The diagnosis of acute cystitis is confirmed by finding of bacterial growth on urine culture. Prior to confirming the diagnosis, empiric treatment is typically initiated in a patient with consistent symptoms and pyuria on urinalysis (see 'Management' below). As in nonpregnant women, pyuria is usually present in almost all pregnant women with symptomatic urinary tract infection, and its absence strongly suggests an alternative diagnosis. (See "Sampling and evaluation of voided urine in the diagnosis of urinary tract infection in adults", section on 'Interpretation of pyuria'.)
Studies defining the threshold of bacterial growth on voided urine that represents significant bacteriuria in pregnant women have not been performed, but based on studies in nonpregnant women, relatively low colony counts can reflect true bacteriuria in the presence of symptoms. In nonpregnant women with acute simple cystitis, coliform colony counts in voided urine as low as 102 colony-forming units (cfu)/mL have been noted to reflect bladder infection [51-53]. As most clinical laboratories do not routinely quantify urine isolates to 102 cfu/mL, it is reasonable to use a quantitative count ≥103 cfu/mL in a symptomatic pregnant woman as an indicator of symptomatic UTI. If bacteria that are not typical uropathogens (such as lactobacillus) are isolated, the diagnosis of cystitis is typically made only if they are isolated in high bacterial counts (≥105 cfu/mL). (See "Sampling and evaluation of voided urine in the diagnosis of urinary tract infection in adults", section on 'Definition of a positive culture'.)
Differential diagnosis — As in nonpregnant women, dysuria in pregnant women can be a result of other infectious and noninfectious processes, such as vaginitis or urethritis. Similarly, urinary frequency and urgency may be symptoms of normal pregnancy in the absence of urinary tract infection. However, true bacteriuria is typically not present in these settings and thus distinguishes acute cystitis. If not already performed, testing for sexually transmitted infections (such as chlamydia and gonorrhea) is warranted for pregnant women with dysuria without bacteriuria or women who have persistent dysuria despite successful treatment of bacteriuria. (See "Acute simple cystitis in females", section on 'Differential diagnosis'.)
Antimicrobial treatment — Antibiotic treatment of acute cystitis in pregnant women is often empiric, initiated at the time of complaints of dysuria, and then tailored to the susceptibility pattern of the isolated organism once urine cultures return.
●Empiric regimen selection – For empiric therapy, we typically choose between cefpodoxime, amoxicillin-clavulanate, and fosfomycin, given their safety in pregnancy and the somewhat broader spectrum of activity compared with other agents (such as amoxicillin or cephalexin) (table 1). Nitrofurantoin and trimethoprim-sulfamethoxazole are typically avoided during the first trimester (and also near term for trimethoprim-sulfamethoxazole); however, overall evidence suggests that they are appropriate alternatives, even during these periods, if other options cannot be used (eg, because of drug allergy). This is consistent with a statement from ACOG . The choice between the options should be individualized on the basis of several factors, including prior microbiological data, patient allergy history, local practice patterns, local community resistance prevalence, availability, and cost . Safety of antimicrobial agents used for cystitis during pregnancy are discussed elsewhere. (See 'Antibiotic safety in pregnancy' below.)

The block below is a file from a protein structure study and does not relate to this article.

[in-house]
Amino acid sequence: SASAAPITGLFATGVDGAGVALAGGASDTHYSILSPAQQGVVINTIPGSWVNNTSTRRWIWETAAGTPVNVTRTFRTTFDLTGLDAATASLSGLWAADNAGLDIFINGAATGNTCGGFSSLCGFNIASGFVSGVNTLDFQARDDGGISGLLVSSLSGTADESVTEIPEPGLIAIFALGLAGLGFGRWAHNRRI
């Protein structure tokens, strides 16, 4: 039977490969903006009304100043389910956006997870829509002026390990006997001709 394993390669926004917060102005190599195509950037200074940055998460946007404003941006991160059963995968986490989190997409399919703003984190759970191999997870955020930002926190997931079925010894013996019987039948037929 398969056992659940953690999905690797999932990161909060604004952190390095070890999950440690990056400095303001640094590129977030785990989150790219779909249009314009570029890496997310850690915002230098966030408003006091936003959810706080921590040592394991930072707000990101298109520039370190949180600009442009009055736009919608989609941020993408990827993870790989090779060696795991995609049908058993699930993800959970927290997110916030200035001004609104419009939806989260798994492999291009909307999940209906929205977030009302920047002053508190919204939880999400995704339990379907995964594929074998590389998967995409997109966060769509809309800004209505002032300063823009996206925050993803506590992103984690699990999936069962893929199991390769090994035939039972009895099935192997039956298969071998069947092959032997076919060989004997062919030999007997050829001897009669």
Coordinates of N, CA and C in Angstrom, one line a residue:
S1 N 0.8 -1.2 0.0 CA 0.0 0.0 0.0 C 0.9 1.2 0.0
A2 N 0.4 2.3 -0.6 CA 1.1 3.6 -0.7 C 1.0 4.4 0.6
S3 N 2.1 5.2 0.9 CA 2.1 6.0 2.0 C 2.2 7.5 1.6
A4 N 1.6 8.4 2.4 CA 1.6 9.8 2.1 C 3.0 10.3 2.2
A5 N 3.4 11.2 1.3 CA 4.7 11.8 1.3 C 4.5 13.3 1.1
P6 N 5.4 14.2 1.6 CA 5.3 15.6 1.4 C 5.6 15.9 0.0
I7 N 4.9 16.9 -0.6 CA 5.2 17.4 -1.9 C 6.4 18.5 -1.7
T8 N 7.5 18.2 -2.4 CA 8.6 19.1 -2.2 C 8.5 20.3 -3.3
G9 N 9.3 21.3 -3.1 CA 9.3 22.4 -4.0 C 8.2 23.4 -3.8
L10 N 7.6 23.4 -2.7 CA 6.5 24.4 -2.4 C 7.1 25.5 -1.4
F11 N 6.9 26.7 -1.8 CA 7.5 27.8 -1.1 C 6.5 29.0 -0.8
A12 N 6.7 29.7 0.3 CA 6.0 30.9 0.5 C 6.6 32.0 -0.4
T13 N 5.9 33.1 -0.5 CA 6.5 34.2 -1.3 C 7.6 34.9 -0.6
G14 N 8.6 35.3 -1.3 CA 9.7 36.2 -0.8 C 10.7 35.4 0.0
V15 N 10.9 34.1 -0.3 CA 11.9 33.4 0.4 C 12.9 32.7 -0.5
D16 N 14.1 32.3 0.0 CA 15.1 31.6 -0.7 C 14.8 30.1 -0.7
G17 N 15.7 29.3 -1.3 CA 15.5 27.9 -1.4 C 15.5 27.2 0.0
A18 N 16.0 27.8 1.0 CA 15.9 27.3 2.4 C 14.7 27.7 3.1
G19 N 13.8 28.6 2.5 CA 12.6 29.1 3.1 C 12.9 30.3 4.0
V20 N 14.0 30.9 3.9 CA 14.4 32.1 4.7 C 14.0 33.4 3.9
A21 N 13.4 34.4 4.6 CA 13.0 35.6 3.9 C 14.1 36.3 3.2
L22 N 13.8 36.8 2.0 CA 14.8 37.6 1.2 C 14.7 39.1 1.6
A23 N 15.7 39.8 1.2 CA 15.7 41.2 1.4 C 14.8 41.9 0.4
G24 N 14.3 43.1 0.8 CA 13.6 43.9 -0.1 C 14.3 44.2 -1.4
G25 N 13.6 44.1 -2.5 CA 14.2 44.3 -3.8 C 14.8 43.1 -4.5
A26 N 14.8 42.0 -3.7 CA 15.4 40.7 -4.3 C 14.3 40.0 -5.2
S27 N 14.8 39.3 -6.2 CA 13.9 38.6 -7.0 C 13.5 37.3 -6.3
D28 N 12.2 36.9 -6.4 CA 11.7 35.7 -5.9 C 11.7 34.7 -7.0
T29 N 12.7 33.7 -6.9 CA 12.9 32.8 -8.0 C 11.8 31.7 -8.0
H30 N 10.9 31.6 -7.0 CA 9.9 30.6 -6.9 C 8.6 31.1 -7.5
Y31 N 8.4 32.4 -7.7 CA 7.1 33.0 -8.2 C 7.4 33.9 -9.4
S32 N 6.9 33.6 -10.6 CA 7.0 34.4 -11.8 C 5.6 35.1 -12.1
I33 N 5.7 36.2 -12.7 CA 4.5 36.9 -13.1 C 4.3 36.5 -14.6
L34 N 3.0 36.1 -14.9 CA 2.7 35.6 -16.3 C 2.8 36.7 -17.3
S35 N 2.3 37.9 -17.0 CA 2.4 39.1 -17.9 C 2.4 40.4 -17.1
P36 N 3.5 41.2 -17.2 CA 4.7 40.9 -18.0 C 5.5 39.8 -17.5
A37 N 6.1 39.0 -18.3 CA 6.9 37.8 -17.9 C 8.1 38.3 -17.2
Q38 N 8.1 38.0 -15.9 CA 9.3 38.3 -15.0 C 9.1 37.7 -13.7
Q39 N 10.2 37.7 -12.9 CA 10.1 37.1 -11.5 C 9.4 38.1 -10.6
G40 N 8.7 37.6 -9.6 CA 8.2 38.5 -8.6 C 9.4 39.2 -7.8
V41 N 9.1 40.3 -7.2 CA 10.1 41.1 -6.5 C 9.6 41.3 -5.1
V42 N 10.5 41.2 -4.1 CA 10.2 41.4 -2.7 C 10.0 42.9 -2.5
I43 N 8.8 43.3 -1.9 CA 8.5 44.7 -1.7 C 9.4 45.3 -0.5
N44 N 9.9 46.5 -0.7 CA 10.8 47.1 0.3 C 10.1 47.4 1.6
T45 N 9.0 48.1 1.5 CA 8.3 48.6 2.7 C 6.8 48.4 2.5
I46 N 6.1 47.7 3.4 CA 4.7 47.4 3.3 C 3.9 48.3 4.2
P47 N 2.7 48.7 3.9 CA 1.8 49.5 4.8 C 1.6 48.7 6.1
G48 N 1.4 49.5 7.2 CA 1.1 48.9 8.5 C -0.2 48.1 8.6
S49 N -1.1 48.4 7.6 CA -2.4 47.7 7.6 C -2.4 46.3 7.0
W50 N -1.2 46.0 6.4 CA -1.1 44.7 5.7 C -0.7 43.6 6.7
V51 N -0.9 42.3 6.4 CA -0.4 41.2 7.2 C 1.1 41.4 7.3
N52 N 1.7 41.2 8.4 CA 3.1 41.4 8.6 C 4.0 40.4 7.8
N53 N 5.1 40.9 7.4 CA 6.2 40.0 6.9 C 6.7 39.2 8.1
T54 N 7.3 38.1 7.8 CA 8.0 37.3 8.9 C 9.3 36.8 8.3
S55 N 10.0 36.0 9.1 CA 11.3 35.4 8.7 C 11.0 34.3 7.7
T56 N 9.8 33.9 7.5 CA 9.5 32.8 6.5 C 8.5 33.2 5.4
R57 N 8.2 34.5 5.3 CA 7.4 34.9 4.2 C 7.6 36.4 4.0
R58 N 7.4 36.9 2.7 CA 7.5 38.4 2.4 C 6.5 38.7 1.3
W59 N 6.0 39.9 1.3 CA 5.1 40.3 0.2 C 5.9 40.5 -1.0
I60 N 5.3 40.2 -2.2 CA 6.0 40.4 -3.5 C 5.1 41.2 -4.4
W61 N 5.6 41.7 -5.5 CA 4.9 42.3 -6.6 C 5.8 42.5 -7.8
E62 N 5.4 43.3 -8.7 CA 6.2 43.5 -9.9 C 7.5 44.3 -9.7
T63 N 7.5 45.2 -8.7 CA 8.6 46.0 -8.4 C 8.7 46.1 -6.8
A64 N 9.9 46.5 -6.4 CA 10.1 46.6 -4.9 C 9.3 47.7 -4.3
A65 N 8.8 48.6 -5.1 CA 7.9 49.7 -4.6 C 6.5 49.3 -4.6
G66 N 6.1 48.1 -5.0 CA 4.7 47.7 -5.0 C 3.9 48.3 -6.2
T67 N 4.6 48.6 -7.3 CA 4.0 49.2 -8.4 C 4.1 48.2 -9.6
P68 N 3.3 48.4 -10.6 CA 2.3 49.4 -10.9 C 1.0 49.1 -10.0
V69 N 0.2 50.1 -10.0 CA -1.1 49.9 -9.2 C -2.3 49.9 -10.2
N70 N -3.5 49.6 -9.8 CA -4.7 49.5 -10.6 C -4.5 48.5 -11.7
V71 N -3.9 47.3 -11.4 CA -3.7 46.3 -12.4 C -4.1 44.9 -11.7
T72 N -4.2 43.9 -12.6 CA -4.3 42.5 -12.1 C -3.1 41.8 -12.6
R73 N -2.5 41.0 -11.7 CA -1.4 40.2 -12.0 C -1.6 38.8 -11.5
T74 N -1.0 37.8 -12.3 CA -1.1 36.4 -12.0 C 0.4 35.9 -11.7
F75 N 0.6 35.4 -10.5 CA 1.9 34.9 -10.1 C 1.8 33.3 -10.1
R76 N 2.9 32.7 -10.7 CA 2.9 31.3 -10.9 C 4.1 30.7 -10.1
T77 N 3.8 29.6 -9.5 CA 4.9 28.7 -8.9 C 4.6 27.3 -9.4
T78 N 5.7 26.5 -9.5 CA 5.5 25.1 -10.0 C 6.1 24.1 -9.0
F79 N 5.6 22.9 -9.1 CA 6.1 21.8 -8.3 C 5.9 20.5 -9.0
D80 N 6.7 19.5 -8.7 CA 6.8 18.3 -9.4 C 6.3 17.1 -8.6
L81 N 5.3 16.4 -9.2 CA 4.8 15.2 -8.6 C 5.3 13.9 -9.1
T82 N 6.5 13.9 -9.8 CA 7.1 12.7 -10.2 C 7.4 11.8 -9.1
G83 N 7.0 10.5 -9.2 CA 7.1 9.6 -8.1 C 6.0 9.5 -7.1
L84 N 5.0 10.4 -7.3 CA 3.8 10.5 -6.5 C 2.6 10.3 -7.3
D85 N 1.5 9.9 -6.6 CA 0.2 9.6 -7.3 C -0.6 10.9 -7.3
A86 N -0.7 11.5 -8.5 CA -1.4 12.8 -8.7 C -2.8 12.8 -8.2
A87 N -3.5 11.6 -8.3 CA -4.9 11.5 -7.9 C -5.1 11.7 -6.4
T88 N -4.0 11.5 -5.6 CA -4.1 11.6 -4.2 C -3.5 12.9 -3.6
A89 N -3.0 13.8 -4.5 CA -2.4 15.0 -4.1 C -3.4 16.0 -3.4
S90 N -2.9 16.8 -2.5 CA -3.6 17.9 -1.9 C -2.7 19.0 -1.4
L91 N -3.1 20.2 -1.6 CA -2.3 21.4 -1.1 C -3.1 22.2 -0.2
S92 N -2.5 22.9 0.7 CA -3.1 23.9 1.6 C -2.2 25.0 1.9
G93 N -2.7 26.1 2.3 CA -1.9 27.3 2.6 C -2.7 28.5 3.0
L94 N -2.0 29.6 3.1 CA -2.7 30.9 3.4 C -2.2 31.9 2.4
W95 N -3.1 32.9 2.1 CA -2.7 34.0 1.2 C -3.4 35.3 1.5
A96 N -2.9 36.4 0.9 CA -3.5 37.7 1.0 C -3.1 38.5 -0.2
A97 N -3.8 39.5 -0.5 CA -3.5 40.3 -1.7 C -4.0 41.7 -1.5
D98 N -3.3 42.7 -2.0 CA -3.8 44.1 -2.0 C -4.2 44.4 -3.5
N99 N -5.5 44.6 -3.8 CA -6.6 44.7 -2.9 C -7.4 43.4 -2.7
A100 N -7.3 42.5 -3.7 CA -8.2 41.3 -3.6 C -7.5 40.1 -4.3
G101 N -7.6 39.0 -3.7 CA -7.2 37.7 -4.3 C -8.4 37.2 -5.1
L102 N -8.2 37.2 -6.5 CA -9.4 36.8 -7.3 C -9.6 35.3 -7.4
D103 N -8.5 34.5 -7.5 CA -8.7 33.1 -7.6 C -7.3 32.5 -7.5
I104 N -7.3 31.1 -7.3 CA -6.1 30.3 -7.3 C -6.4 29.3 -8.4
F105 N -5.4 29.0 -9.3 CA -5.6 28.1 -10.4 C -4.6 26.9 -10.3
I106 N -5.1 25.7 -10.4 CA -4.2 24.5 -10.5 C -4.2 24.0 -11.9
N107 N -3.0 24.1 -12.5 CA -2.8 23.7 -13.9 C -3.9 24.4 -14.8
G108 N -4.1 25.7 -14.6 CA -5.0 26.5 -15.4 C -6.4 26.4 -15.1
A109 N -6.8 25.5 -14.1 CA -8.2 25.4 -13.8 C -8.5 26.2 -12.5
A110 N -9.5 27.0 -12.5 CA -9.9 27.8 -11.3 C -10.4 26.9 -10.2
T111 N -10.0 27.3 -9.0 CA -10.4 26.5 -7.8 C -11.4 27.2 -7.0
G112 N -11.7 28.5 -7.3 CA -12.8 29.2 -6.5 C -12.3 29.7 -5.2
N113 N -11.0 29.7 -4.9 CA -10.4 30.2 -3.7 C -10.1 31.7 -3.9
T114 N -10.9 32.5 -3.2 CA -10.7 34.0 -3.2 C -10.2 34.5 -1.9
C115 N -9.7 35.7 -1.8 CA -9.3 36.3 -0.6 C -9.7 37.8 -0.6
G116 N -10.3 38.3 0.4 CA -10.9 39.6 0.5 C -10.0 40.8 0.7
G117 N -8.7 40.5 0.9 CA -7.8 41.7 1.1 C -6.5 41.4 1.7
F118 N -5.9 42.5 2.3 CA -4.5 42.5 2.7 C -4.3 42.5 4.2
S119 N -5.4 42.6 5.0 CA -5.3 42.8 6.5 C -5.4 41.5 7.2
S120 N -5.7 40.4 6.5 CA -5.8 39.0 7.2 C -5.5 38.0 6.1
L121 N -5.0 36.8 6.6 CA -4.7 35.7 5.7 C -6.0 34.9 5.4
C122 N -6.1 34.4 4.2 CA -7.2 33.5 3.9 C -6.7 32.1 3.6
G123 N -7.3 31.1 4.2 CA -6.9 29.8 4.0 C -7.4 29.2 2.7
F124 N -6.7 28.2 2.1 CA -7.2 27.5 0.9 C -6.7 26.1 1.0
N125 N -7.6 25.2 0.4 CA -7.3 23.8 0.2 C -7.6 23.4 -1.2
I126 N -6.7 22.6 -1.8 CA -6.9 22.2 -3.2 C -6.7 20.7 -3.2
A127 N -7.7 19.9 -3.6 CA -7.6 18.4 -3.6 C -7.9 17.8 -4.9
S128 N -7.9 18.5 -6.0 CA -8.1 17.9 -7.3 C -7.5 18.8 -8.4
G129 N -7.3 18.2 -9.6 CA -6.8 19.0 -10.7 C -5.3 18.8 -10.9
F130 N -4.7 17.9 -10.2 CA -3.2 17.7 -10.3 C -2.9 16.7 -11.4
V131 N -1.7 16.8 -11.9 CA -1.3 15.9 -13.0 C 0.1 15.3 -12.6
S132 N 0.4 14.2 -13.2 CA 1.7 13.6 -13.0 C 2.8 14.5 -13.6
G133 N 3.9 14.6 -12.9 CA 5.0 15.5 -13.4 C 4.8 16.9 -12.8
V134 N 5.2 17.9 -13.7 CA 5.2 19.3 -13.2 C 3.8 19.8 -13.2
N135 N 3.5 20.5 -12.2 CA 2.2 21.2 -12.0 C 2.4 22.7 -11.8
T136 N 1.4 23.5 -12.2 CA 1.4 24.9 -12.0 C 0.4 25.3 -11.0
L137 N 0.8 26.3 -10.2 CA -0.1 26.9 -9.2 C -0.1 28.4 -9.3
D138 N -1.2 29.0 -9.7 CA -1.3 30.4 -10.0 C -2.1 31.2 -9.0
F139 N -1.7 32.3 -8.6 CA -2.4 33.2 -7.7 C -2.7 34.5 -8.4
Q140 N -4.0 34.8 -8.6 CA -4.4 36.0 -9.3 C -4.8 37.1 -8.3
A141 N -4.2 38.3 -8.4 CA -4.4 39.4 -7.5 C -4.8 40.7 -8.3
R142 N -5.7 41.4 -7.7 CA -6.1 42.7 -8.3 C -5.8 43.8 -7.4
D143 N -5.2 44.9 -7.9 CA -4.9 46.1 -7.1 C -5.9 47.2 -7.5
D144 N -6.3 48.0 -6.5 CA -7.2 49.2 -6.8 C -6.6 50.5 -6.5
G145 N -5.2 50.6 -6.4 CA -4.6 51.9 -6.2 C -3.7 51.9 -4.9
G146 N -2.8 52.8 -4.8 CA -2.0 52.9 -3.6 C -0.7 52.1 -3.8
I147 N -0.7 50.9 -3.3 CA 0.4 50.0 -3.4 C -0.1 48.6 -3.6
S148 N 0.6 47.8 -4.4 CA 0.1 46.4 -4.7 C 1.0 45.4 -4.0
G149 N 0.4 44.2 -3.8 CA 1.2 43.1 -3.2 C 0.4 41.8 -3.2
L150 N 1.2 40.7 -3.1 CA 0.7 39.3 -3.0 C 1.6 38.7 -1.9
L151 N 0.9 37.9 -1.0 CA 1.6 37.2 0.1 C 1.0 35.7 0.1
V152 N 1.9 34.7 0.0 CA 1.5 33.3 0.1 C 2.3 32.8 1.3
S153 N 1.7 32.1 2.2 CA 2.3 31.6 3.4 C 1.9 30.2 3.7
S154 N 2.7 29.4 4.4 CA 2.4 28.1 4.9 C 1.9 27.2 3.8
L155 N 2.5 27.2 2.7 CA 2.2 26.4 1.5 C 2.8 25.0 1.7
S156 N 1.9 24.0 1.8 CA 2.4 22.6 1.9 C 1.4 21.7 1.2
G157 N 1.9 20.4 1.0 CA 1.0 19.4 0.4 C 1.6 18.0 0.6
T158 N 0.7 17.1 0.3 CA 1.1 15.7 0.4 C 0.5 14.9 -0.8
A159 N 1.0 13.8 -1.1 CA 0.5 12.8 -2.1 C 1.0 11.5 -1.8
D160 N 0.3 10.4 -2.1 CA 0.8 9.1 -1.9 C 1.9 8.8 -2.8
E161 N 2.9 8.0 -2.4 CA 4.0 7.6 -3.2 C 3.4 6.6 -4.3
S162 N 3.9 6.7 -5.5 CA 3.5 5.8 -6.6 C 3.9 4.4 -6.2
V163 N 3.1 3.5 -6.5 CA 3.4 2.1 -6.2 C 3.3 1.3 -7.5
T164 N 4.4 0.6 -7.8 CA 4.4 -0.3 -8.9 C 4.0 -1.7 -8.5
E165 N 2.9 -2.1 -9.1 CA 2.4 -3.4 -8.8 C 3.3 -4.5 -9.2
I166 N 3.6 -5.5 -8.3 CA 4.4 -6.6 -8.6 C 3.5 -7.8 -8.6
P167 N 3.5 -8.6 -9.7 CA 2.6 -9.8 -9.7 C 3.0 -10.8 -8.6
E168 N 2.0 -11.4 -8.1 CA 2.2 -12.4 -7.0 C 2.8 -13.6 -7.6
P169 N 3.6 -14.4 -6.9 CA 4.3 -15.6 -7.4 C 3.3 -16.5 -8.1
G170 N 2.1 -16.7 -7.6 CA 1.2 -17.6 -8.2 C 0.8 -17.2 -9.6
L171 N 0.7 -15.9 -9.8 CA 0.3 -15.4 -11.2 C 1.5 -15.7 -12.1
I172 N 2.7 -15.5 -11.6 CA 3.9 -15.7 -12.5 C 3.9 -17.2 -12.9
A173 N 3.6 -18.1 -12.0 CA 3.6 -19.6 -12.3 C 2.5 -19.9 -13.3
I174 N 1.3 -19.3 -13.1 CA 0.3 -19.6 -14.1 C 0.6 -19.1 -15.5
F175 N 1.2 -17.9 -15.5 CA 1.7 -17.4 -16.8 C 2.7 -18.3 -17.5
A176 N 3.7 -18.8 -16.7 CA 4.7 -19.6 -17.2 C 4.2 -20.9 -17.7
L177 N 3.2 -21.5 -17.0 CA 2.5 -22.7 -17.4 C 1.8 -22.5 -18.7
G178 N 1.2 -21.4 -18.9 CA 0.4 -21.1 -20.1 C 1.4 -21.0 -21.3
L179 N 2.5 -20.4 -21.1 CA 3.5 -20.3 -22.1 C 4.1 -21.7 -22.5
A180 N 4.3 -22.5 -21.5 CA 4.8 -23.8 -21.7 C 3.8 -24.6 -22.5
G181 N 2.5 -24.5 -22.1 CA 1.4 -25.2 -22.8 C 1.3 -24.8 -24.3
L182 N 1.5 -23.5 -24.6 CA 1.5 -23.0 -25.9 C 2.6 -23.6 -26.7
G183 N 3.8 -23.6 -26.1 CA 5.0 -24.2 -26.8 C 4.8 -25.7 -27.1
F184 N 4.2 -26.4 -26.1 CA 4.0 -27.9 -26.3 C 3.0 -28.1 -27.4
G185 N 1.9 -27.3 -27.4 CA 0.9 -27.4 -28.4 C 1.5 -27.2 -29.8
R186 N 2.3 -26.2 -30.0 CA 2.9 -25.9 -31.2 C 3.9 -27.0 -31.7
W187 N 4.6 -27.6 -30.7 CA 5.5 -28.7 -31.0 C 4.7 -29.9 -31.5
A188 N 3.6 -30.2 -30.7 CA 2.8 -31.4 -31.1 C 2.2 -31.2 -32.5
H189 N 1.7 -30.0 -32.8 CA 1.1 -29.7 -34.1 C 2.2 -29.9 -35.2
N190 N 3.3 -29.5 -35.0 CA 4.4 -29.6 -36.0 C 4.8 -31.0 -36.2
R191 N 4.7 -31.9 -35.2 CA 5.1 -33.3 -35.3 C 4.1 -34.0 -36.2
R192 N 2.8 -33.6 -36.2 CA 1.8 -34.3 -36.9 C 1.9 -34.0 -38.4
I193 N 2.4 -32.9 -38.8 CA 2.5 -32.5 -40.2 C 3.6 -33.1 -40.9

For women who are thought to be at risk for or have documented infection with extended-spectrum beta-lactamase (ESBL)-producing Enterobacteriaceae, nitrofurantoin and fosfomycin are active in vitro against many such strains and are potential oral options [27,56].
Although there are limited data in pregnant women, a meta-analysis suggested that there are no large differences in outcomes between different antibiotic regimens in terms of cure rates, recurrent infection, incidence of preterm delivery, and the need for a change of antibiotics . All of the antibiotics studied were very effective and complications were rare. There was not enough evidence to recommend a particular treatment scheme.
●Duration – The optimal duration of treatment for acute cystitis during pregnancy is uncertain. As with asymptomatic bacteriuria, short courses of antibiotics are preferred, to minimize the antimicrobial exposure to the fetus. Our approach depends on the agent used and ranges from a single dose of fosfomycin to a three- to seven-day course for other antibiotics (table 1), as long as there are no symptoms suggestive of pyelonephritis (eg, flank pain, nausea/vomiting, fever [>38°C], and/or costovertebral angle tenderness). Based on data among nonpregnant individuals, there appear to be no differences between short antibiotic courses (three to seven days) and longer ones [1,55,58].
Follow-up — As long as symptoms have resolved with treatment, we do not routinely check a follow-up culture. As above, the benefits of repeated screening and treatment of asymptomatic bacteriuria are uncertain. (See 'Uncertain role of follow-up testing' above.)
If the initial urine culture isolate is resistant to the empirically selected agent and the patient continues to have cystitis symptoms, we adjust the antibiotic regimen to target the pathogen. For those whose symptoms have resolved, we do not routinely adjust the empiric antibiotic regimen. However, there are no direct data informing the risks or benefits of this approach, and other clinicians may reasonably opt to adjust the regimen in this setting.